- What is your take on the general notion that entrepreneurs should build a business around what they naturally love to do?
I think this can be a flaw that prevents people from getting started. I advise people to become passionate about solving problems, and become passionate about the process of building the business. I’m not particularly passionate about real estate or any specific business in particular, but I am incredibly passionate about solving problems.
When I advise entrepreneurs to start companies, I encourage SaaS or a business that has these 4 principles.
1. Automated sales
2. Re-curring revenue
3. No accounts receivable
4. Selling tools and shovels instead of digging for gold
These are the kinds of businesses that give freedom. Instead of trying to find your passion and start a business, just become passionate about the process.
- What is your personal life mission as an entrepreneur?
Ralph Waldo Emerson has a quote that says something along the lines of “If at least one person can breath easier because you exist, then you have mattered.” My goal is to create as many entrepreneurs as possible. Right now the goal with our current business is to create 20 new software companies. We take people with no skills, but just a burning desire, and turn them into entrepreneurs. My goal is to create as many as possible. And in the next year, that includes 20 new companies from thin air.
That is; what contributions do you want to make with your life or what would you like to be remembered for as an entrepreneur through the businesses you create when you die?
That people were able to breathe easier because I existed. I want to know that I have mattered. I want people to see the abundance of Joy they have internally when they live life from a set of empowered beliefs.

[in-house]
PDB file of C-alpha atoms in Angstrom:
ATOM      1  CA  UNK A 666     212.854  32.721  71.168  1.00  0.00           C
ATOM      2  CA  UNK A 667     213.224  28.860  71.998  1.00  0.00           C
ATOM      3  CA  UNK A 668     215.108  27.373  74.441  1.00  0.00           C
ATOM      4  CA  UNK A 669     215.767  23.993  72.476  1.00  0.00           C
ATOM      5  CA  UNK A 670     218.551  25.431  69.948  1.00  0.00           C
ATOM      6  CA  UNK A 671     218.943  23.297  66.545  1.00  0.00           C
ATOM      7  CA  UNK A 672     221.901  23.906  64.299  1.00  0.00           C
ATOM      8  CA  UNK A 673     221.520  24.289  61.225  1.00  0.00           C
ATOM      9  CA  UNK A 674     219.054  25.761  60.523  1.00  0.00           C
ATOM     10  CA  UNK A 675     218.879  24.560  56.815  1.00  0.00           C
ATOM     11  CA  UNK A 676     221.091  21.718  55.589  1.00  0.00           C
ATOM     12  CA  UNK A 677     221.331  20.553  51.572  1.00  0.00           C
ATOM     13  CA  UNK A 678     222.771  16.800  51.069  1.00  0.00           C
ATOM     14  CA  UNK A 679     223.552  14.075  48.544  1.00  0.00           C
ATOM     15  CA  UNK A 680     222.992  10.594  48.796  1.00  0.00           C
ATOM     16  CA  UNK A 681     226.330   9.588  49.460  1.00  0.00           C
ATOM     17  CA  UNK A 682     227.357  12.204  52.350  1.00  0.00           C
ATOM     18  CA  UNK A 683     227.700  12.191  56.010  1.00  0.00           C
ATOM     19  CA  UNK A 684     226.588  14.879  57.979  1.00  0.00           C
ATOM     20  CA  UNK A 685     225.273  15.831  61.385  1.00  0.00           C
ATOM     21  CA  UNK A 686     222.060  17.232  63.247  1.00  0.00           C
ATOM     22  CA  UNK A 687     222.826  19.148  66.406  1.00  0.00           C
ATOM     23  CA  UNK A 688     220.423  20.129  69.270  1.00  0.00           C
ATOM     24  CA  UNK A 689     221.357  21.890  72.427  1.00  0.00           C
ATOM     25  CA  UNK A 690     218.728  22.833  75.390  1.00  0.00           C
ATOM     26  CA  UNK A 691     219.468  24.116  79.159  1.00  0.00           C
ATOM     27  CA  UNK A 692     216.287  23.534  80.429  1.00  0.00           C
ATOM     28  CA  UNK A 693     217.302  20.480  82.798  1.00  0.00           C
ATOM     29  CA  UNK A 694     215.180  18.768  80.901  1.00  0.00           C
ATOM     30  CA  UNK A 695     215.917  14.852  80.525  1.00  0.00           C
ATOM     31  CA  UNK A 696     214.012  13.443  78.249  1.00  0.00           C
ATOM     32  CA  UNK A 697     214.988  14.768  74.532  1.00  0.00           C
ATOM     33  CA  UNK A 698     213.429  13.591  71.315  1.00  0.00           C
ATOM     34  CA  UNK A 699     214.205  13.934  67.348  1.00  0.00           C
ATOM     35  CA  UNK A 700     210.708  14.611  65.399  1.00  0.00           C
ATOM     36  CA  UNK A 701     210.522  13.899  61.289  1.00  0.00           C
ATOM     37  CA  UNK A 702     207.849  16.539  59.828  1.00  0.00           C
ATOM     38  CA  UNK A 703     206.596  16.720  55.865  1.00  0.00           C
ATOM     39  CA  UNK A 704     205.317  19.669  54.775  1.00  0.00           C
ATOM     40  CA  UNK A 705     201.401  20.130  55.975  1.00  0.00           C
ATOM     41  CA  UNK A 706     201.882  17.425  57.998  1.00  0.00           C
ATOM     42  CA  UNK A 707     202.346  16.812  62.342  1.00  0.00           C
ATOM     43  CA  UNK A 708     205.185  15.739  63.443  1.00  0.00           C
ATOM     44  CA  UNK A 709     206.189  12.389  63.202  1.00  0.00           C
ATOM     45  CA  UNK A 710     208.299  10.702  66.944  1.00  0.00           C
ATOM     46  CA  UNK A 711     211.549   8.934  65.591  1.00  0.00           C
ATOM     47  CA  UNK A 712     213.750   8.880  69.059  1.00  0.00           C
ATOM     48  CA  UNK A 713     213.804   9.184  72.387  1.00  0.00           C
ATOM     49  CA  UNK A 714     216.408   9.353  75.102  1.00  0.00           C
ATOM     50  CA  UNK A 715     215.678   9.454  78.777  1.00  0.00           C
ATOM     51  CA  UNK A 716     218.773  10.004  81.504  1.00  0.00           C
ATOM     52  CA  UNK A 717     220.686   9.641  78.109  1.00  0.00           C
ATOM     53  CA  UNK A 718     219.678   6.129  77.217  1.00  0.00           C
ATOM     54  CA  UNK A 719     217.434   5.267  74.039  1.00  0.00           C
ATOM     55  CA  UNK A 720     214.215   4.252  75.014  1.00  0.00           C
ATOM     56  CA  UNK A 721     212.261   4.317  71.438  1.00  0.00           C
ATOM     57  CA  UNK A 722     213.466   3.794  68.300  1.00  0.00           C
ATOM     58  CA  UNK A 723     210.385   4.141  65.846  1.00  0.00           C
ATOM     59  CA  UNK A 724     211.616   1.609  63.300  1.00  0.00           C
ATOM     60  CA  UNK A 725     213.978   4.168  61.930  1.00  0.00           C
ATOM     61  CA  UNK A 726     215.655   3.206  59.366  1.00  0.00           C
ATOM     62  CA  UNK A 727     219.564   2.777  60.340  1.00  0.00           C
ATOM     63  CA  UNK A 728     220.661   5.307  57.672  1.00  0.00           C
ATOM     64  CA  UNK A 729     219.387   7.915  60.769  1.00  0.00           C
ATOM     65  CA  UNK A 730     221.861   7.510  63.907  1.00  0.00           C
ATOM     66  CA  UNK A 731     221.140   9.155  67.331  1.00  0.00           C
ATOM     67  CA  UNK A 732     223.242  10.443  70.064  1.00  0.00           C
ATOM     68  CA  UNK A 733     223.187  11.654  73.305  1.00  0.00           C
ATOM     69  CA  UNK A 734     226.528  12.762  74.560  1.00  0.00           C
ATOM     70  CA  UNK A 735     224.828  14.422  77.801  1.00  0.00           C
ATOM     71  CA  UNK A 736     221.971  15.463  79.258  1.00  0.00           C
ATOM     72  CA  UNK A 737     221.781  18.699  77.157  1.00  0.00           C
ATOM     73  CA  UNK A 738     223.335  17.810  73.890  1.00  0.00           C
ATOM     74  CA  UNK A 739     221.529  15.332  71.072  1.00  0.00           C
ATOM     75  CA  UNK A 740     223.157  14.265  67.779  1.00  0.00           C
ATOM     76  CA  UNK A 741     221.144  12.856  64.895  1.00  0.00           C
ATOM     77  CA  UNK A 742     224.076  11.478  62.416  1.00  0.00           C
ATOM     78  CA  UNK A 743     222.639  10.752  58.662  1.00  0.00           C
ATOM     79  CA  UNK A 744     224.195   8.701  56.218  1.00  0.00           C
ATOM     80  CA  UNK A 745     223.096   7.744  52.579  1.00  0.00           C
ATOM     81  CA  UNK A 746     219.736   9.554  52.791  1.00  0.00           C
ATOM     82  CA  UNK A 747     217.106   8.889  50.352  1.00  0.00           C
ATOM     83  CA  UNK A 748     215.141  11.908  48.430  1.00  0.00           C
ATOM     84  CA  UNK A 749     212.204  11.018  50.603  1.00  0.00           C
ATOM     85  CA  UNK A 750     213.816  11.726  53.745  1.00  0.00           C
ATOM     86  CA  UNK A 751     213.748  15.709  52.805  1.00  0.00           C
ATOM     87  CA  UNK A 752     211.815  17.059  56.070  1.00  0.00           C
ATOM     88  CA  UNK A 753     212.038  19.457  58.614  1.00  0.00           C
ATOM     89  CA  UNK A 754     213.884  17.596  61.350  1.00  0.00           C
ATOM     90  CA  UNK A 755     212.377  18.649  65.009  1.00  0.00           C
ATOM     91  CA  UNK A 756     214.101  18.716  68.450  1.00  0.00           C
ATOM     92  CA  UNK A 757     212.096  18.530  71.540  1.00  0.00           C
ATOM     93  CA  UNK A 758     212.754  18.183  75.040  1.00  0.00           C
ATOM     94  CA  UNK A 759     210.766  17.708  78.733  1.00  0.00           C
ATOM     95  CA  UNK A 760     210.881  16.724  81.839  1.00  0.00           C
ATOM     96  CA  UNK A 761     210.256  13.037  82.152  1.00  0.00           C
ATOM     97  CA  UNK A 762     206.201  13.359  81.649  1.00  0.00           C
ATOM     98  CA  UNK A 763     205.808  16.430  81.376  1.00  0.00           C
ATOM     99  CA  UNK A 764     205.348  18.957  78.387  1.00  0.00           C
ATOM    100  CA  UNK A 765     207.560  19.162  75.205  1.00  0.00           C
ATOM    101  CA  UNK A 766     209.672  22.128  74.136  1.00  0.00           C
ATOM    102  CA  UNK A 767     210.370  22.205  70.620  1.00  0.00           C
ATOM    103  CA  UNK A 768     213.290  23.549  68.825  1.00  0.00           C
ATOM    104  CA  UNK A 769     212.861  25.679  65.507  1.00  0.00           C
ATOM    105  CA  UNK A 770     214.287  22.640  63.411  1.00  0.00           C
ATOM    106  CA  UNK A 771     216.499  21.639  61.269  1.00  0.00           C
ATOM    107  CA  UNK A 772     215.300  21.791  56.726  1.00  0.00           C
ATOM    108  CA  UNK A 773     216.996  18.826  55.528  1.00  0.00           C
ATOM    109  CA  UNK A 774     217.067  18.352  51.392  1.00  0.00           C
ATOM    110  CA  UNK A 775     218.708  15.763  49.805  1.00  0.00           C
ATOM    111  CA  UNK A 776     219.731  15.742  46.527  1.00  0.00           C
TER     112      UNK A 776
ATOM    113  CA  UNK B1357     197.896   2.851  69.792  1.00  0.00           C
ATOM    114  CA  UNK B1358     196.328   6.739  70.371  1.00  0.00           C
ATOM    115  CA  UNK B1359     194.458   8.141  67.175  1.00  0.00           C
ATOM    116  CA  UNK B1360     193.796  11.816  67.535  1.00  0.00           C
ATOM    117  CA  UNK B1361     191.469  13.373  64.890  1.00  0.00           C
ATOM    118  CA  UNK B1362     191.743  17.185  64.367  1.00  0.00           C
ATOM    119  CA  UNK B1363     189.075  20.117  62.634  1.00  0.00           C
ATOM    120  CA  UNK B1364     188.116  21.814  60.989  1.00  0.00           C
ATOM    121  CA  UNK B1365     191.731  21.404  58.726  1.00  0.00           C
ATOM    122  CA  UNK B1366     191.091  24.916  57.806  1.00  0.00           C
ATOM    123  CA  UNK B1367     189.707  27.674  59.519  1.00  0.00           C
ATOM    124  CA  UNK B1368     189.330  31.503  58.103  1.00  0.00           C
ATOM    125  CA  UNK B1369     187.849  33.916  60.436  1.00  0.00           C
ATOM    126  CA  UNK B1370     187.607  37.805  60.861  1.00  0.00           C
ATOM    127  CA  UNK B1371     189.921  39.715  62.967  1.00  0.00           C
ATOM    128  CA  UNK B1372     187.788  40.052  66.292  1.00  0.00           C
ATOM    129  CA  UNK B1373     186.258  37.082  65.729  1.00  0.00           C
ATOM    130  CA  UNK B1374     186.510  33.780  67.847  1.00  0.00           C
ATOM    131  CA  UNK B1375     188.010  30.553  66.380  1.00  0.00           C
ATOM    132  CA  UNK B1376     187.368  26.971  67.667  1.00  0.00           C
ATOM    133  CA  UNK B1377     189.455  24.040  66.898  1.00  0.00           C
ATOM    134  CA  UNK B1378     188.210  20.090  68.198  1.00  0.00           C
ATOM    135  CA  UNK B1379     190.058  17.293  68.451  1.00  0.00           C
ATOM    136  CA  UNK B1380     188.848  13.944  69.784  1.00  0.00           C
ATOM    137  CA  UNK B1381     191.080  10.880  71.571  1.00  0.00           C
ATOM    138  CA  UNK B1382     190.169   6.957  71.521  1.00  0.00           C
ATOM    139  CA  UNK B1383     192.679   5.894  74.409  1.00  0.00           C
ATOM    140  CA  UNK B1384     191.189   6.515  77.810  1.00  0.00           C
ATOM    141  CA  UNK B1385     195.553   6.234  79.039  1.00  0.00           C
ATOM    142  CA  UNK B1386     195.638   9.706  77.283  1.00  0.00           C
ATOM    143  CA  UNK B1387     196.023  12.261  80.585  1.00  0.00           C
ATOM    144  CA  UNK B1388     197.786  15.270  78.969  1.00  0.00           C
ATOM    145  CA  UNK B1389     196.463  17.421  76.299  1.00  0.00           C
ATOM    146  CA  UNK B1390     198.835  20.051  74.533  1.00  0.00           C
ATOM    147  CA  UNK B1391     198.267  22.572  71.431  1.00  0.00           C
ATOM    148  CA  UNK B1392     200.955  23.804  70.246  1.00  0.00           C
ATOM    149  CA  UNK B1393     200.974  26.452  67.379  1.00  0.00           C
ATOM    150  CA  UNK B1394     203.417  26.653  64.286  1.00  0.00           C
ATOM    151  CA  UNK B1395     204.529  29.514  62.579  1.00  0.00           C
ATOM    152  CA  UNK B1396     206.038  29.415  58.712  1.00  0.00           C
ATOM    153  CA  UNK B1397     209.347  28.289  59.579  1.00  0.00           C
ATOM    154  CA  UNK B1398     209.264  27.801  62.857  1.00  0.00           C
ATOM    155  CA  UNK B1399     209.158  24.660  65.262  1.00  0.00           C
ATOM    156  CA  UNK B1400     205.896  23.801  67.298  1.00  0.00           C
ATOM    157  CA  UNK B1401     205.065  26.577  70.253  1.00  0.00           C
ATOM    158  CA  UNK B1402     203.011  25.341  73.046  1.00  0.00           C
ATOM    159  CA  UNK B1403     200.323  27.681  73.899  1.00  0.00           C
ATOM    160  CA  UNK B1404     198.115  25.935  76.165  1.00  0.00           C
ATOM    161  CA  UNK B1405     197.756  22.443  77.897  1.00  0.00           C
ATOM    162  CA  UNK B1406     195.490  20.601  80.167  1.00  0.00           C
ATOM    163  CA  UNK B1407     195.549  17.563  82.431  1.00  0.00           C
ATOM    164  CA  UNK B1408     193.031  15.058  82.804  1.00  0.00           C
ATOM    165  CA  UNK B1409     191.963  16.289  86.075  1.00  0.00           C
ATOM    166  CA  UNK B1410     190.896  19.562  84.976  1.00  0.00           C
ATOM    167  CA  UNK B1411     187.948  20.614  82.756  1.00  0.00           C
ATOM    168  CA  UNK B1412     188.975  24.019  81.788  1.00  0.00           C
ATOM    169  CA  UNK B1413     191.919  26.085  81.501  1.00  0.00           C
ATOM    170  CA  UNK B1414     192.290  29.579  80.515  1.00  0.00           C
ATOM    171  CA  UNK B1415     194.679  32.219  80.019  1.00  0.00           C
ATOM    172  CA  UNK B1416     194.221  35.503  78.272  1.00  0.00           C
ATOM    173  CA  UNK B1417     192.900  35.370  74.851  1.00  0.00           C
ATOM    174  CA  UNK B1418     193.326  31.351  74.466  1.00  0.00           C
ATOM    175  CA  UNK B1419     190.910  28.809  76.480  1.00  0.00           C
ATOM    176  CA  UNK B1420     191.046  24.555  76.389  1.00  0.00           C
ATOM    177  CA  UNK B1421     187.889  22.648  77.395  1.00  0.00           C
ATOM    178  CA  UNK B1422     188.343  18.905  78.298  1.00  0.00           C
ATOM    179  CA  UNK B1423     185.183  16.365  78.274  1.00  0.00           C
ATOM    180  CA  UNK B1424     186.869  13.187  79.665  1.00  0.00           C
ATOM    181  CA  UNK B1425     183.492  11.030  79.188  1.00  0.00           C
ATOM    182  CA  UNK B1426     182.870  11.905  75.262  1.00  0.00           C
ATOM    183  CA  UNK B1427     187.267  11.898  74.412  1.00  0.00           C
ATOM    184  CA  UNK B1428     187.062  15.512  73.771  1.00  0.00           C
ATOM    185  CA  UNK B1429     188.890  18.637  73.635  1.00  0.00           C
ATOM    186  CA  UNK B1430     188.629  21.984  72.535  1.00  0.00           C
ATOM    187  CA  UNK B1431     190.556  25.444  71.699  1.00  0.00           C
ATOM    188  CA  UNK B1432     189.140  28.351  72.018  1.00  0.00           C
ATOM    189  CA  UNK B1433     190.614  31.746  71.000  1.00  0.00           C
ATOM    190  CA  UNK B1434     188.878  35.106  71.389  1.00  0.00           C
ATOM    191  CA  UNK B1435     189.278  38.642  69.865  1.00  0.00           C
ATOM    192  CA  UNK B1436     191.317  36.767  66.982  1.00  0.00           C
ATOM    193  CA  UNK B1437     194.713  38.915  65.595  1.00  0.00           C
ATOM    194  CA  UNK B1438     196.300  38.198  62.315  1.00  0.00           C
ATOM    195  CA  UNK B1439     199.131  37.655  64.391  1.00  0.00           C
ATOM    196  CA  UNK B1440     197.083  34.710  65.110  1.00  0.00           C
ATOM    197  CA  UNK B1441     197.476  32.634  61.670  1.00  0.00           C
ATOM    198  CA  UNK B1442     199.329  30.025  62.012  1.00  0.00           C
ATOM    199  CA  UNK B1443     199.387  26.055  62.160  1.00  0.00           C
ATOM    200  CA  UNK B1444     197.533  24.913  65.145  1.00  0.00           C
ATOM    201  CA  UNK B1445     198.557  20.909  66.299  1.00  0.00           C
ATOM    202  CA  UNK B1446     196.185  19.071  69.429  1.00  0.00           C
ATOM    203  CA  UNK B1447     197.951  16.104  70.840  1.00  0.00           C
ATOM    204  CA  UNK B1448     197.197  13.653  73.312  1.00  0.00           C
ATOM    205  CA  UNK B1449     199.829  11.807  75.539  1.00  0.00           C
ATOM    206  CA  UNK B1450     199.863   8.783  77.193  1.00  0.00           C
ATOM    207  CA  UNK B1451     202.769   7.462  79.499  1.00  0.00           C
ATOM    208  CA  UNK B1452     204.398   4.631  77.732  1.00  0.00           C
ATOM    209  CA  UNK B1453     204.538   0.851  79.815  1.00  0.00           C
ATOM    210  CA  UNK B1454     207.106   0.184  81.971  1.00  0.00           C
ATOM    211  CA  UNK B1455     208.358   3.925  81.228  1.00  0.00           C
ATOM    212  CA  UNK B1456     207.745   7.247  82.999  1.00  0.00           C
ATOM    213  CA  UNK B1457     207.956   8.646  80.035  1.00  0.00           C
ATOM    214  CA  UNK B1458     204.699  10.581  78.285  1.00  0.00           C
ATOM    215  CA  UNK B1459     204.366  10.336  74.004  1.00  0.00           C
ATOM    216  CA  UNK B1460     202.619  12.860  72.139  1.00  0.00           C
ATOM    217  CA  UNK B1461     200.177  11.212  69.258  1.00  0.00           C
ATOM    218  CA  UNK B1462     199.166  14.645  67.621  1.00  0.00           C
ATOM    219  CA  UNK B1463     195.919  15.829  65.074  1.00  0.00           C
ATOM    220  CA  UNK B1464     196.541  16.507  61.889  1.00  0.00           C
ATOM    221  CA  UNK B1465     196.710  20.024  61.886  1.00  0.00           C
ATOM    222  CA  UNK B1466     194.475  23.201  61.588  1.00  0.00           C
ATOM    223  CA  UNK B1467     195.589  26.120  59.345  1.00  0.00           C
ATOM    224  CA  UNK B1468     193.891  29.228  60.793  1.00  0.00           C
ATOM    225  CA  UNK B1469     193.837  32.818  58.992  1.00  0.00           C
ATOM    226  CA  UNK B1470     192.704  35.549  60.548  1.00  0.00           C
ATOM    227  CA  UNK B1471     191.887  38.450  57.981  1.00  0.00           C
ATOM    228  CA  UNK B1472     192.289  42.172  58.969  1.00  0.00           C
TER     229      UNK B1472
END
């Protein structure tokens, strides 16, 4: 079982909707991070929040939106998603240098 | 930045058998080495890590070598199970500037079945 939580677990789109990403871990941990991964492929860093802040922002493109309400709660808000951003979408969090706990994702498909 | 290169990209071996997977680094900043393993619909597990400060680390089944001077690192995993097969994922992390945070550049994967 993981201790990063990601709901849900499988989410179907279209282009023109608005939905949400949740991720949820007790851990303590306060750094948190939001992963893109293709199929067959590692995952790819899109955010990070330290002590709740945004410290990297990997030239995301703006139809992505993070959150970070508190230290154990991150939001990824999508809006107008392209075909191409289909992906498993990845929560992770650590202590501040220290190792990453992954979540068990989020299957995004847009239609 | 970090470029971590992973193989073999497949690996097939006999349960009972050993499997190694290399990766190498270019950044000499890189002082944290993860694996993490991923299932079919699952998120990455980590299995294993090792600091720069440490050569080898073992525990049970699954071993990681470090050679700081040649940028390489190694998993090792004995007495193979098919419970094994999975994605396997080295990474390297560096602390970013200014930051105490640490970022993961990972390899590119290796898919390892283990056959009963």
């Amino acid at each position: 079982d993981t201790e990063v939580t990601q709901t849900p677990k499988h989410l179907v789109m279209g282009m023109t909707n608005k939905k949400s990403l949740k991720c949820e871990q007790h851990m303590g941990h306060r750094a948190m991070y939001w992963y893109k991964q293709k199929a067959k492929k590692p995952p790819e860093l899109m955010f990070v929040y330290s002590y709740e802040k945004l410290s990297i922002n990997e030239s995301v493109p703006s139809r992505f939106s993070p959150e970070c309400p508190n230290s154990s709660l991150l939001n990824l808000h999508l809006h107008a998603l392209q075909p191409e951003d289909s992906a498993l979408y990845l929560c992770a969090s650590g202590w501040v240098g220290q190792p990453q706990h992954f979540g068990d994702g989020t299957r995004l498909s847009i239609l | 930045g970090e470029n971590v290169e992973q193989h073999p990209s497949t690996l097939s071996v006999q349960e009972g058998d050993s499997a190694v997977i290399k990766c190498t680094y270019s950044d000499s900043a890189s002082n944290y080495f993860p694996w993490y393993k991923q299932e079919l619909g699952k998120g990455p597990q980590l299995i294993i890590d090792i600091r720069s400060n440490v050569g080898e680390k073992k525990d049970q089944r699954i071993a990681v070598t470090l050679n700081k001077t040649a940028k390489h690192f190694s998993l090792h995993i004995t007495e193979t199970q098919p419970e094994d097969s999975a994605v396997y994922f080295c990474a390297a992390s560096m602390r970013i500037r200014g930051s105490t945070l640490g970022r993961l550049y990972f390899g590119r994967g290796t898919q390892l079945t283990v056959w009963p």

- What would you describe as the purpose of entrepreneurship? That is; what role do entrepreneurs play in the world?
I don’t really care about business per say. It’s the process of entrepreneurship that excites me. We believe that entrepreneurship is the greatest vehicle for personal growth, self discovery, and impact on the world.
Interview Questions Part Two
STRATEGY – The unusual execution of business best practices
7. How do you identify business opportunities and what metrics do you use to measure their viability?
I identify business opportunities by Finding The Pain in different markets. I ask questions like “What is the most important activity in your business?” and… “Do you have any pain associated with that activity?” But my questions are not limited to those… I ask all kinds of questions like “What problems cost you the most money in your business?” … or “What is the most painful part of your day?”
I actually have about 15 questions I use as go to’s for Finding The Pain. Remember it’s all about finding the pain. To measure viability and reduce risk: I will collect money in advance before a product exists from customers. They get a discount, and are usually excited to be involved in the process of the product creation.
- Do you have mentors, business coach or external consultants that you work closely with to grow yourself and your business? If yes, to what extent would you describe their impact on your business? If no, are there any particular reasons?
Mentors are perspective expanders. When I wanted to charge $50 a month for my first product RecruitingNinja.com … my first mentor told me to double my prices… So I did to $100. No one blinked when I told them $100. Then I had another mentor tell me to double my prices again to $200, so I did. Mentors have quadrupled my income. By quadrupling my perspective.
- How do you strategically use your time as an entrepreneur? What key activities would you recommend entrepreneurs use their time for?
The first hour of every morning is revenue generation. It’s not Facebook, email, or anything else “reactive” … the first hour is all pro-active marketing to generate revenue. Things like scheduling and running webinars, sending out email blasts, or creating new ads to run online on different sites to drive traffic.
- How do you generate profitable customers for your business? What unusual approaches do you adopt for marketing your products/services?